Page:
Both the field notebook and the HABS drawings, as well as the other material mentioned, are available for viewing in the Archive. For an appointment, call Carol Street, archivist for architectural records, at 765-285-8441. The current photo of the Patterson Block is courtesy of

Pages from the HABS field notebook:

Thursday, July 2, 2009

The Drawings and Documents Archive will be closed July 3rd.
MCCM, or Mid-century Concrete Masonry
Concrete is not just a modern-day construction material, but one that has been used for thousands of years. The Romans mixed a basic form of concrete using coarse sand, small stones, hot lime, water, and often horsehair for reinforcement to construct their roads, buildings, and aqueducts two thousand years ago. Since that time, inventors have refined the production of concrete for greater strength, consistency, reliability, cost-effectiveness, as well as adapting forms and shapes to ever changing design aesthetics.

In the early 1900s, block making was often a backyard affair. Individuals could easily purchase a small hand-operated block machine for minimal investment and create concrete blocks in their spare time for additional income. During this period, concrete was considered inferior to stone or brick, a much costlier product, so emphasis was placed on trying to replicate the look of stone in concrete. Concrete block became increasingly popular with builders in the 1920s, and the small operation block makers began to be replaced by a number of full-time concrete block plants with enhanced capacity. The National Concrete Masonry Association was formed in 1920 in an effort to promote the use of concrete as well as structure industry standards in a formerly unregulated industry.

Another period of change for the concrete industry occurred in the post-war housing boom of the late 1940s and into the 1950s. Factories that had been used for the war industry were retrofitted to become concrete block plants to meet the demand for building fast, relatively inexpensive housing for returning soldiers and their new families. Homes of this era are common in many Indiana neighborhoods, and illustrate how widely accepted concrete had become by this time. Architects and inventors experimented with new techniques using concrete, one example is Frank Lloyd Wright’s cantilevered rebar-reinforced concrete decks at Fallingwater, which essentially allowed concrete to shed its need to disguise itself as stone or brick and become a material for architects to showcase.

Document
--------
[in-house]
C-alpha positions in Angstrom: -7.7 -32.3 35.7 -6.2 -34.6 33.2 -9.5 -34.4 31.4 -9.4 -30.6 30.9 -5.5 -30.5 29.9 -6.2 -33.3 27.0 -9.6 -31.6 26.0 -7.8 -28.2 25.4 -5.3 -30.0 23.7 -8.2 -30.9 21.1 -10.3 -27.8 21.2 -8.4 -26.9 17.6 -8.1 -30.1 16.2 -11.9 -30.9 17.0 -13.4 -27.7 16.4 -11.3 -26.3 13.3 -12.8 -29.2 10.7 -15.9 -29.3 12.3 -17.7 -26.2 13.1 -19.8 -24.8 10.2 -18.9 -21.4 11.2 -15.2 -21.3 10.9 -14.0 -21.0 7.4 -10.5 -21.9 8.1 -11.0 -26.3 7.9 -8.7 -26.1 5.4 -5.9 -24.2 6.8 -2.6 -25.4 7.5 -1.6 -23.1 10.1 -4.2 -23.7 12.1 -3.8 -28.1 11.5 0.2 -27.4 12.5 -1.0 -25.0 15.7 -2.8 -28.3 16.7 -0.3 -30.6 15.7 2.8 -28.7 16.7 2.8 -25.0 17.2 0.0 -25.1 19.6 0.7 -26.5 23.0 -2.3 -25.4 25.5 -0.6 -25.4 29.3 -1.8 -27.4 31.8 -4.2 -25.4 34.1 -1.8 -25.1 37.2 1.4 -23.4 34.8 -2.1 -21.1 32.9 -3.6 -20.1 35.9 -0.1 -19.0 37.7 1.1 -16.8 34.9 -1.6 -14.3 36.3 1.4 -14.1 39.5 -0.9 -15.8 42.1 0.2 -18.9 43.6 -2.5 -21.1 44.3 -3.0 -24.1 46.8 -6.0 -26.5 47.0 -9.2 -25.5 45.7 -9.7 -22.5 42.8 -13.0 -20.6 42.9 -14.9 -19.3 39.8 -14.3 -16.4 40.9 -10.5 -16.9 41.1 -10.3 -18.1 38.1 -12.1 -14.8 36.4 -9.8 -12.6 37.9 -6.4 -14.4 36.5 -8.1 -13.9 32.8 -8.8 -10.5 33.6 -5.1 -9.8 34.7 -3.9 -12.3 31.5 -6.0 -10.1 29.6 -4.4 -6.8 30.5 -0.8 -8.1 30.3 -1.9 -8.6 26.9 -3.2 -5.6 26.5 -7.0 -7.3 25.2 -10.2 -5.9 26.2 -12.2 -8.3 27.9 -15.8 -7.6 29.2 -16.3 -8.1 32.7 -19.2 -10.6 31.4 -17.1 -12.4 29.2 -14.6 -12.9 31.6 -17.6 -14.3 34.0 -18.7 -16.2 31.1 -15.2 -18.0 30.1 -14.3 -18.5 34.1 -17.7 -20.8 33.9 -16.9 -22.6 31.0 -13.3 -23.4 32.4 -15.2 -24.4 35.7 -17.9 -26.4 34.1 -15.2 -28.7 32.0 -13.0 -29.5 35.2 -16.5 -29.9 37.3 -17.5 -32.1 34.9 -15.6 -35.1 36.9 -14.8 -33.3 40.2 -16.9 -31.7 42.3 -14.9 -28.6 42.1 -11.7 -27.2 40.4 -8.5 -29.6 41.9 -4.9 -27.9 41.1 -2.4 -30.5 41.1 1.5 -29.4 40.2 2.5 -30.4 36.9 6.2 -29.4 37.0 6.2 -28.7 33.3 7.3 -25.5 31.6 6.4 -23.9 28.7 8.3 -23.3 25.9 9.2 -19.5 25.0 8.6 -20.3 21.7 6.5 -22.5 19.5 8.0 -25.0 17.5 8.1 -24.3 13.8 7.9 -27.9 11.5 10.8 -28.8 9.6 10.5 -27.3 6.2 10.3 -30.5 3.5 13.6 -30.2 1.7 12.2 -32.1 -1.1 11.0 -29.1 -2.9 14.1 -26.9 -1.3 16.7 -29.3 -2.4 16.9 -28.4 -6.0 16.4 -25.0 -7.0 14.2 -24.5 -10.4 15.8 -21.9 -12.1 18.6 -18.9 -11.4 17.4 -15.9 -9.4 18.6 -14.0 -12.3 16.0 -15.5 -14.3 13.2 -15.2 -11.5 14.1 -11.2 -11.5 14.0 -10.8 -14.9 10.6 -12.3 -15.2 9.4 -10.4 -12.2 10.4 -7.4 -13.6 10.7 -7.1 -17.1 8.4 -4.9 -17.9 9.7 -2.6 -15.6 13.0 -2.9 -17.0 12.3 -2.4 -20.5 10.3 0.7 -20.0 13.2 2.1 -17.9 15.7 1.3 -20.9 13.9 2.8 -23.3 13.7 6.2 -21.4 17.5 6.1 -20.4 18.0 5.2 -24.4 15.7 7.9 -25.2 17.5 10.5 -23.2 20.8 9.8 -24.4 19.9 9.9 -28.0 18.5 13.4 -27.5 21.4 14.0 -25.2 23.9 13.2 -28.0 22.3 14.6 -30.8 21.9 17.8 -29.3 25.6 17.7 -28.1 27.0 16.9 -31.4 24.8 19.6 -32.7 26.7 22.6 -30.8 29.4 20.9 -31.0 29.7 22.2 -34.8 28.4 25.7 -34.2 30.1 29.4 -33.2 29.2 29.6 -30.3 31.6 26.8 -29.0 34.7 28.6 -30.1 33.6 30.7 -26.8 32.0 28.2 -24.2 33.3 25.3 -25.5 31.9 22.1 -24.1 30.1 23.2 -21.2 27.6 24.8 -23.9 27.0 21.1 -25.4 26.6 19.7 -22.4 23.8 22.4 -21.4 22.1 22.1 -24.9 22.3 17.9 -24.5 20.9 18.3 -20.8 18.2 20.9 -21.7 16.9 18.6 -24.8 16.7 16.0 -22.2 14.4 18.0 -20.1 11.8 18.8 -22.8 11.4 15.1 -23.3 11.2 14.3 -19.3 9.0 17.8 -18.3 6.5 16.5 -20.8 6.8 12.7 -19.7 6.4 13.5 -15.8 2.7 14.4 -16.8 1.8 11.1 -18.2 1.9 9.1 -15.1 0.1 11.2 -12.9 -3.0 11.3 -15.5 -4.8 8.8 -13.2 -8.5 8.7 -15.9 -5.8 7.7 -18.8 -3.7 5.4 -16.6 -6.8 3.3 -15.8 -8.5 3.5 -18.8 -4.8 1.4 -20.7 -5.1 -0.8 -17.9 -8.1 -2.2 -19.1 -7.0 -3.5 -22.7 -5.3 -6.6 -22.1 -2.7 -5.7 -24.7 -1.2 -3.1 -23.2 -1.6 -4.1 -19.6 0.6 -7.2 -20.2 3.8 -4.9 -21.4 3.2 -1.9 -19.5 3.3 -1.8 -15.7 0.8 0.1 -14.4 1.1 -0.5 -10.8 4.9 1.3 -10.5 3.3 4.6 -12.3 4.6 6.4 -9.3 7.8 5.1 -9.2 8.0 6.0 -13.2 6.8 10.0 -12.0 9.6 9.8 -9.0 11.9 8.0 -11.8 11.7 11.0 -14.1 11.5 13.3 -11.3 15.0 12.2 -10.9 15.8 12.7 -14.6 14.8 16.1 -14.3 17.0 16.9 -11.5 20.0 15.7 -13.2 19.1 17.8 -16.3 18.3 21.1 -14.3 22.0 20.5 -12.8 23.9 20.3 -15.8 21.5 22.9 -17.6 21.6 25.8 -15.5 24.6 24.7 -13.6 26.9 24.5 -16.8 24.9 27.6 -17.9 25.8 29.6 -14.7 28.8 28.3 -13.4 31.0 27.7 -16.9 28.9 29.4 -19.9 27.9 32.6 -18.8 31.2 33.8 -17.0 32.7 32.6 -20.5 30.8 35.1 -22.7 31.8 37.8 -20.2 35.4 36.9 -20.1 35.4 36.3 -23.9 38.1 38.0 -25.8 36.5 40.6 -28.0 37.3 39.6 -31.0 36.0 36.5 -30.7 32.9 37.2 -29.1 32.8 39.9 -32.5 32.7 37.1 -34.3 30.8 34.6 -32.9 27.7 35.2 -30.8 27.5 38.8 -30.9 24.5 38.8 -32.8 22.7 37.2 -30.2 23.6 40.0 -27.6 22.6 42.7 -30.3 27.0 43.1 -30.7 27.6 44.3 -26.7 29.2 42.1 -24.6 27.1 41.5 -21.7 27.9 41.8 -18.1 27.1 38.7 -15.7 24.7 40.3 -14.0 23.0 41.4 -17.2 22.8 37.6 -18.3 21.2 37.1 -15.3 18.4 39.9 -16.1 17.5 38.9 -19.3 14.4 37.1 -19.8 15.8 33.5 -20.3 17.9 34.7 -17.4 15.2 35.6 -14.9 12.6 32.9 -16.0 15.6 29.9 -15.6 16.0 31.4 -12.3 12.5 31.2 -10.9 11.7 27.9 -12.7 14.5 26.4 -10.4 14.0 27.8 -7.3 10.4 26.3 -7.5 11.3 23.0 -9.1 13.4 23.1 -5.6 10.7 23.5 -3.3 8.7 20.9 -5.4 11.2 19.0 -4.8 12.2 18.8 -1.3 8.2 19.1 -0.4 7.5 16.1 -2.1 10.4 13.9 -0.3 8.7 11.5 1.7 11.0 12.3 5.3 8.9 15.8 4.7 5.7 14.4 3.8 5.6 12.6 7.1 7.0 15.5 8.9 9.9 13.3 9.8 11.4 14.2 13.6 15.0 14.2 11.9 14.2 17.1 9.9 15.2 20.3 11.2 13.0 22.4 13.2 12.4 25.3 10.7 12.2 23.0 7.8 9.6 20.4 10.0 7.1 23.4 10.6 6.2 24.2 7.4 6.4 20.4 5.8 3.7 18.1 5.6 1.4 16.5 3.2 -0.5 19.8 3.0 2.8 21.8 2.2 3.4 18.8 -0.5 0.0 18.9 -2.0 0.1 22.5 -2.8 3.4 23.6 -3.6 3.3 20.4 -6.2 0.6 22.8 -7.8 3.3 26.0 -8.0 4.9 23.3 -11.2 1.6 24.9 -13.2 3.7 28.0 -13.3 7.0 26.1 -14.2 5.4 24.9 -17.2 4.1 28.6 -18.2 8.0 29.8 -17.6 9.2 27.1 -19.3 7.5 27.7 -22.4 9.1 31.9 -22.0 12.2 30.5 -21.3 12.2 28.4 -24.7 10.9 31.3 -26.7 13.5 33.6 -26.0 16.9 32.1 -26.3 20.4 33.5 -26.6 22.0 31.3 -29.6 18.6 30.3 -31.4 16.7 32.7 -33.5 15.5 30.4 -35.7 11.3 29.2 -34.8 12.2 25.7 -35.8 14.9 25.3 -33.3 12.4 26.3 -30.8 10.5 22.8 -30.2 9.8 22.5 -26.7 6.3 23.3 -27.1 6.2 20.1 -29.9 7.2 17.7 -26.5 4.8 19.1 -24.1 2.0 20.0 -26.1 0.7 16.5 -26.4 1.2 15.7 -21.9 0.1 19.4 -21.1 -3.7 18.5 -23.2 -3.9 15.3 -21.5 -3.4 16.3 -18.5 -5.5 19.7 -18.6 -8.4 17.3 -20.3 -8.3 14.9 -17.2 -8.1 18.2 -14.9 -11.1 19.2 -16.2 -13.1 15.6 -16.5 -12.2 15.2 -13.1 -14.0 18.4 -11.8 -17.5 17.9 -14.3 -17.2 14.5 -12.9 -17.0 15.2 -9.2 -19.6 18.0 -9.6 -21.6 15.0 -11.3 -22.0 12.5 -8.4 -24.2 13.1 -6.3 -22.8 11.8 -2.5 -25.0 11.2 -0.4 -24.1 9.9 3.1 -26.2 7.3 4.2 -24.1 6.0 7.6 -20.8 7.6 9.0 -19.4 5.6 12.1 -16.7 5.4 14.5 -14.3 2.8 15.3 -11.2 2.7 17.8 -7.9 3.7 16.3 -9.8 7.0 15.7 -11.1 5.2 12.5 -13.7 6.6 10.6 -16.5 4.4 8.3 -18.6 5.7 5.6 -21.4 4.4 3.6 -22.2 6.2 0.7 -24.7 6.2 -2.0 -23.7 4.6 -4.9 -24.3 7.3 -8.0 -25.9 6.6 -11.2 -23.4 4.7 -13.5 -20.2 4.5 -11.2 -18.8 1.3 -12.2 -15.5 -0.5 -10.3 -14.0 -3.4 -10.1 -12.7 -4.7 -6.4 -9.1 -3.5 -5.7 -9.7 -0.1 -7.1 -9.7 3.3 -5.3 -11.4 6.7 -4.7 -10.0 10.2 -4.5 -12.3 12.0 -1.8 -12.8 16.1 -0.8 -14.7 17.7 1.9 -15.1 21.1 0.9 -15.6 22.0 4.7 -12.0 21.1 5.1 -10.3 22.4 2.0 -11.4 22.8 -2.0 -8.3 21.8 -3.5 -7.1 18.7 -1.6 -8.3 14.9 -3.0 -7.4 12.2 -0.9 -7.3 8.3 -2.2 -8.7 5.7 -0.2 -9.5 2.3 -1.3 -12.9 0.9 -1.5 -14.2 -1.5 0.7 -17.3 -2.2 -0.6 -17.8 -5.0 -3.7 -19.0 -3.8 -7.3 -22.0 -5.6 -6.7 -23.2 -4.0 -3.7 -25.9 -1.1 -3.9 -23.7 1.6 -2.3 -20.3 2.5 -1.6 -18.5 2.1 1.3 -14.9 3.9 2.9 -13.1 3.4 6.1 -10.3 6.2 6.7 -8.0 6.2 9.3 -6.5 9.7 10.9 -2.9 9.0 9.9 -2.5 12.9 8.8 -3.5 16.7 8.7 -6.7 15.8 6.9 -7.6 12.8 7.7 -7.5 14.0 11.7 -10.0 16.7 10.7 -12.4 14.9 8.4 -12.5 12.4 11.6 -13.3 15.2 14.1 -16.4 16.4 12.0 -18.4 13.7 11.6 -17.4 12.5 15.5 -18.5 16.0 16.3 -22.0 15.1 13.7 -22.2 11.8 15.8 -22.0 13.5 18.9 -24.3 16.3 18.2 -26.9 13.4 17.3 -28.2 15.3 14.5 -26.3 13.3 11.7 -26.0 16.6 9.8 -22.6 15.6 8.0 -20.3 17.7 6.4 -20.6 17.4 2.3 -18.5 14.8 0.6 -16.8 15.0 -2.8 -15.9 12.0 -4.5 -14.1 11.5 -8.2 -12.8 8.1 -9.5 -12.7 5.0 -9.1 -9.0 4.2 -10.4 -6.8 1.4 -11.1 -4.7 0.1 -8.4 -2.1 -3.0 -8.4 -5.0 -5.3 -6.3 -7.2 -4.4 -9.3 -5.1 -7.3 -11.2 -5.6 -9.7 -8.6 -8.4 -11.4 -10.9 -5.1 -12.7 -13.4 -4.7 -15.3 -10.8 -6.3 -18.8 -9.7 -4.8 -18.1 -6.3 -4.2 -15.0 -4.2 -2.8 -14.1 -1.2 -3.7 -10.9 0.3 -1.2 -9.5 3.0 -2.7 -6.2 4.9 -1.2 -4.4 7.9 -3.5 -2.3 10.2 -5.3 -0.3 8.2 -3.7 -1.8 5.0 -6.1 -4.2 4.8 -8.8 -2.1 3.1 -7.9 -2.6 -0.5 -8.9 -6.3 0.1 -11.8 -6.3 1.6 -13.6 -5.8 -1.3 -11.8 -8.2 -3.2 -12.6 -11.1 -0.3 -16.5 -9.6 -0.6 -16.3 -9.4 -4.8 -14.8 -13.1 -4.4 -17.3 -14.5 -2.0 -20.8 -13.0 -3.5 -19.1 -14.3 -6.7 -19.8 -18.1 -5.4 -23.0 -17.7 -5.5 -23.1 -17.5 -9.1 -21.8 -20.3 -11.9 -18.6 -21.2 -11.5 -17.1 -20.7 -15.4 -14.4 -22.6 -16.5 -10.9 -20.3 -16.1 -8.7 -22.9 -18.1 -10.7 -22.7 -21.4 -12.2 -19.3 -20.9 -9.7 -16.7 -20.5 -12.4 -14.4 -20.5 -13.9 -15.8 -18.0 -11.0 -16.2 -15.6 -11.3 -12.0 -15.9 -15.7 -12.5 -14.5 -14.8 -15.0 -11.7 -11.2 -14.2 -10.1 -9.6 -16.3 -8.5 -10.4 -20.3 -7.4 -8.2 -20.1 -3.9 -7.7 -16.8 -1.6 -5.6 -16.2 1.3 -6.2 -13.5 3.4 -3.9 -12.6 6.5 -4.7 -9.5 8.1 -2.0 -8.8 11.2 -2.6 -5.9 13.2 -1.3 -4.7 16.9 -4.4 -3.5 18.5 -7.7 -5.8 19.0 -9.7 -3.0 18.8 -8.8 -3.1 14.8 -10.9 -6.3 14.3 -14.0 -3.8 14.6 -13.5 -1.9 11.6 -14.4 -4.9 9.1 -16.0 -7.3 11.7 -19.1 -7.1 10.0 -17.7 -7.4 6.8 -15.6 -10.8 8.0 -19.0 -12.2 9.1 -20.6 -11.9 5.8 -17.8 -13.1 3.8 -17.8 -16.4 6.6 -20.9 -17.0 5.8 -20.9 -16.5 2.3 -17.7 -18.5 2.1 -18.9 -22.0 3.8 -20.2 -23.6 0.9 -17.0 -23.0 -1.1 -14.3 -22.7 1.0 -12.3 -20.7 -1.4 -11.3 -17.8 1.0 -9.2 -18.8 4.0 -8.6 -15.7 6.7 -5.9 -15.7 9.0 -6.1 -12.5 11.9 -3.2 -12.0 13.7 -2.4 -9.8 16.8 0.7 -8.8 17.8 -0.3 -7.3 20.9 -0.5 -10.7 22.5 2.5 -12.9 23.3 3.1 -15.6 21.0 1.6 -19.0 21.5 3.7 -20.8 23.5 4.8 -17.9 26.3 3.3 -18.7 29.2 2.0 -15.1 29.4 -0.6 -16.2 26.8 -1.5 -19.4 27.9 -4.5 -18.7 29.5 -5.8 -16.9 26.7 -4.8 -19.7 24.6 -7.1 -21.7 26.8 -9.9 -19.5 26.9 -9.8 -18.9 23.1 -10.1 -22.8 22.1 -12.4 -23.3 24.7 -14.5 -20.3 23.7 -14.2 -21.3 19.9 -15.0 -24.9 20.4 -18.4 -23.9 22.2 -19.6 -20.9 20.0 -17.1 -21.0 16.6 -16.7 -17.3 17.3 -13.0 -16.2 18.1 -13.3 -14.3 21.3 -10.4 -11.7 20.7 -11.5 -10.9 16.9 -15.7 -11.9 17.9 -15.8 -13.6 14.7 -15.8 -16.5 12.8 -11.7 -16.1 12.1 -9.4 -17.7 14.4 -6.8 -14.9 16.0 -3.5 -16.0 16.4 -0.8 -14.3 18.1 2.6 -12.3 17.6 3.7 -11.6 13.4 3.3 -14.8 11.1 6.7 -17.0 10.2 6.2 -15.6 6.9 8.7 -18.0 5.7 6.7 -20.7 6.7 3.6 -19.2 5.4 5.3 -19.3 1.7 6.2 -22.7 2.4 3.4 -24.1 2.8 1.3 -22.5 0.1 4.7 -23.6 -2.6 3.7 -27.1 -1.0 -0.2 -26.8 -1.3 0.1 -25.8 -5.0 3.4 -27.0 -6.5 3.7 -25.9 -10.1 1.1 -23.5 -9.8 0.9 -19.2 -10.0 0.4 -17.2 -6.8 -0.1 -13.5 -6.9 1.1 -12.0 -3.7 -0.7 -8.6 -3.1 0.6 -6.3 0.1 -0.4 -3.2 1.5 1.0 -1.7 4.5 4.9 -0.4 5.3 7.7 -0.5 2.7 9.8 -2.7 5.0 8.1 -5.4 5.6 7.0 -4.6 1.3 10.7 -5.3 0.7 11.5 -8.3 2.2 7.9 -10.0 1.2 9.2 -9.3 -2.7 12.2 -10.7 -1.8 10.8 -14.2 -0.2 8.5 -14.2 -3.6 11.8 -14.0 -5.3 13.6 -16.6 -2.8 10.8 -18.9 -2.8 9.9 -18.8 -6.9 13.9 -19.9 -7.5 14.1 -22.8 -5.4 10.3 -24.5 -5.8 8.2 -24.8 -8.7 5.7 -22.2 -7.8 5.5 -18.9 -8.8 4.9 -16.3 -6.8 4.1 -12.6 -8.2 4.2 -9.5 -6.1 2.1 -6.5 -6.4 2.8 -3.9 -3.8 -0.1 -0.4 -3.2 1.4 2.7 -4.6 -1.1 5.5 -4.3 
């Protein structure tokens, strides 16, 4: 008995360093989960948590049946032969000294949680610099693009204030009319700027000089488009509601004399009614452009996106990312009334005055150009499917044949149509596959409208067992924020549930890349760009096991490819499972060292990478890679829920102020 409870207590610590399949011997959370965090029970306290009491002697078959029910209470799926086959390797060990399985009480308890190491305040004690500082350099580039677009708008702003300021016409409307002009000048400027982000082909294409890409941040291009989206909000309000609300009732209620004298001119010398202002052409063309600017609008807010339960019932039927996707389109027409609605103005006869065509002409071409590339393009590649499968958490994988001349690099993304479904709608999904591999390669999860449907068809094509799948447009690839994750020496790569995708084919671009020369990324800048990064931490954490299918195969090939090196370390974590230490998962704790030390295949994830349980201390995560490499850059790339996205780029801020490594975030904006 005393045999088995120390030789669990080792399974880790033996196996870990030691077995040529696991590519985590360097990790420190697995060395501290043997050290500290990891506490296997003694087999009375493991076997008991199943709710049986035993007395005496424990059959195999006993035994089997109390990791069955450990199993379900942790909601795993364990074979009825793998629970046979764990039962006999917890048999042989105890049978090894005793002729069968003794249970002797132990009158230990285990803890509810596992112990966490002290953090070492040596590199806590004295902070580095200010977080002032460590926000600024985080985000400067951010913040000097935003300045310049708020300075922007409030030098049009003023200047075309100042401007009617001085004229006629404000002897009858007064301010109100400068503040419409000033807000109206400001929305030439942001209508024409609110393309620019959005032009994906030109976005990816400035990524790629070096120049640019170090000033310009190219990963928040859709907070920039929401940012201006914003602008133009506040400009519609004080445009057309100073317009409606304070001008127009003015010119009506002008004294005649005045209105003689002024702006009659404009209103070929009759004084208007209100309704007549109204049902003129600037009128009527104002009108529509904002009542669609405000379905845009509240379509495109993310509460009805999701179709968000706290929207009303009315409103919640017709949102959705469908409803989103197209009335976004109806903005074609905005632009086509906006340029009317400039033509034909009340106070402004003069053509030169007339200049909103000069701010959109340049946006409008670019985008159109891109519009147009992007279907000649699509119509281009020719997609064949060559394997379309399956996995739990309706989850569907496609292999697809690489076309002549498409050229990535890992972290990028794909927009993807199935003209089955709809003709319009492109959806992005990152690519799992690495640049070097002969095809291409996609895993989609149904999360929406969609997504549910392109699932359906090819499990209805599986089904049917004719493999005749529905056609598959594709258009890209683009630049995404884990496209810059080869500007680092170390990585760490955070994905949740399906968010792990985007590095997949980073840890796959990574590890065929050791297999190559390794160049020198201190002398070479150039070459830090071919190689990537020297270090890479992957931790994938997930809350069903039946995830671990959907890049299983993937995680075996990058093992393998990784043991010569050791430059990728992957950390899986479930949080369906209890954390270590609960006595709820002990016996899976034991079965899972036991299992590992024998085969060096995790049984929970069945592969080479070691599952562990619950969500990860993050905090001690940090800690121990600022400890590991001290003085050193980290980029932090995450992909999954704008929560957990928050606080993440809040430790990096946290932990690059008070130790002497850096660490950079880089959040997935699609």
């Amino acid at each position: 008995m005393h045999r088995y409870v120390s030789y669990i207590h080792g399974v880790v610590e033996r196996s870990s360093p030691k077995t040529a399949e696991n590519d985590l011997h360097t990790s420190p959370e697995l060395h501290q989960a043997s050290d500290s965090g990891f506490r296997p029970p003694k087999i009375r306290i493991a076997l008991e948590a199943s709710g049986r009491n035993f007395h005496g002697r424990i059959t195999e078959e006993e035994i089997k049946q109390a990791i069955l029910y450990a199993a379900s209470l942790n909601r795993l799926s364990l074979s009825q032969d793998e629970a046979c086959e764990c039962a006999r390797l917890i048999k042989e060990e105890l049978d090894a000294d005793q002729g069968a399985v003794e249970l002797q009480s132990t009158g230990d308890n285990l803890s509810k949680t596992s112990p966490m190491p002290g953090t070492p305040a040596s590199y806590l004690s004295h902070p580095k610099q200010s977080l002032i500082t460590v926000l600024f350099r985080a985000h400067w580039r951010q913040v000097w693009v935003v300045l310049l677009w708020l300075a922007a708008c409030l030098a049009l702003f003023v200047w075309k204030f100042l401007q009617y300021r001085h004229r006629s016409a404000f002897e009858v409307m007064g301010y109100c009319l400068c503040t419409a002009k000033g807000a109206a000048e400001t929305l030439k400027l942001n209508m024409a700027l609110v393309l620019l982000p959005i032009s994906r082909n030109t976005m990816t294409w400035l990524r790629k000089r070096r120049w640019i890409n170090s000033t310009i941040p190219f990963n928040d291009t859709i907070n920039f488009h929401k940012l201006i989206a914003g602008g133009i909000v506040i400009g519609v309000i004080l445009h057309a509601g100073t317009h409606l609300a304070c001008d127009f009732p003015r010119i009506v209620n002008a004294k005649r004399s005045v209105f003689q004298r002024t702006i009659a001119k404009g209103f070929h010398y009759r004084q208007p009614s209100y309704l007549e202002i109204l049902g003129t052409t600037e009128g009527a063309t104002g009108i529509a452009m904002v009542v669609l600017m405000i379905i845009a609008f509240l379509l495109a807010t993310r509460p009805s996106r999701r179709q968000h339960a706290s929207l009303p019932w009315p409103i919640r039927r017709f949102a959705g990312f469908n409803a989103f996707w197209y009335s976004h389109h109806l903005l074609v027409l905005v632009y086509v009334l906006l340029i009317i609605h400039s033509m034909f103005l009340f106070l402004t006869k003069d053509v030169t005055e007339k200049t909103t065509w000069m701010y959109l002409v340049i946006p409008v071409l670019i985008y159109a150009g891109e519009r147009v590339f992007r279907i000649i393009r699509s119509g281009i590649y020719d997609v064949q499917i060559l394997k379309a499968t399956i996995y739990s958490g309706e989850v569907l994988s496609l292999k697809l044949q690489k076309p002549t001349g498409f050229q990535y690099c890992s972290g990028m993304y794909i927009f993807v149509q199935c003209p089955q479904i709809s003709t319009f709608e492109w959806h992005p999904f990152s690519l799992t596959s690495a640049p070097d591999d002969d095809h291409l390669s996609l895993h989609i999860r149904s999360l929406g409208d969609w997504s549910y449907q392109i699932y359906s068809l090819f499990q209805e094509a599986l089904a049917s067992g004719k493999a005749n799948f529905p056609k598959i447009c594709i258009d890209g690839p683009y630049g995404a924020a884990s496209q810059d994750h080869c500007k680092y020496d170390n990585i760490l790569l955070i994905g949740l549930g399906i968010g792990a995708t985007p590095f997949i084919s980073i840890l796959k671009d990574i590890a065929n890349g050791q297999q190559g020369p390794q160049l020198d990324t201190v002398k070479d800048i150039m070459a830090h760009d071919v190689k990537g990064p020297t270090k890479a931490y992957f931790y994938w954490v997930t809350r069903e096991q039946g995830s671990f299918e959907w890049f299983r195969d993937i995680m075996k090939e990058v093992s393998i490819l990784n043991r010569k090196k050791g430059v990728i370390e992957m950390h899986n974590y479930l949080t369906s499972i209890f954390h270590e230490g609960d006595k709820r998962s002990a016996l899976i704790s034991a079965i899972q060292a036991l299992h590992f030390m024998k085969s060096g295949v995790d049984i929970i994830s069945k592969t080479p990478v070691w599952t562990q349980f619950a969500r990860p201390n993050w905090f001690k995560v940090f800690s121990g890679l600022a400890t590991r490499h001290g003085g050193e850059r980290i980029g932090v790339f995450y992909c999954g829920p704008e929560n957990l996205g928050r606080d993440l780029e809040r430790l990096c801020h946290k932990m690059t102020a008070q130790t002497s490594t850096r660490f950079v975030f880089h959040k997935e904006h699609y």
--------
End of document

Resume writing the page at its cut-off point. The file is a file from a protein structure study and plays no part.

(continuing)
No other publication did a more thorough job of celebrating the many uses of concrete than Pictorial, the National Concrete Masonry Association’s subscription-based magazine which began publication in 1944 and was sent to over 30,000 building professionals each month. Smartly designed for the aesthetics of the day, Pictorial relied heavily on photographic essays to highlight a different use of concrete each month.

Issues in our collection are devoted to concrete homes, offices, large businesses, banks, fencing, fireplaces, outdoor recreation, screen block walls, decorative wall patterns, and hotels. A typical cover photograph is a highly saturated color image of an impeccably dressed woman posed within a scene that includes an extraordinary use of concrete materials. The model is clearly there to sell the idea of the ease and beauty of the concrete product, but one has no doubt that the decorative building façade, swimming pool, or screen wall is the real star of each picture. Inside each issue are black and white photographs depicting different examples of the main theme, encouraging designers and architects to explore the many forms and uses of concrete.

You are invited to visit the Drawings and Documents Archive, located at Ball State University, to view all of the issues of Pictorial in our collection, as well as explore our extensive holdings of architectural drawings and architectural records. To schedule an appointment, contact Carol Street, the Archivist for Architectural Records, at or 765-285-8441.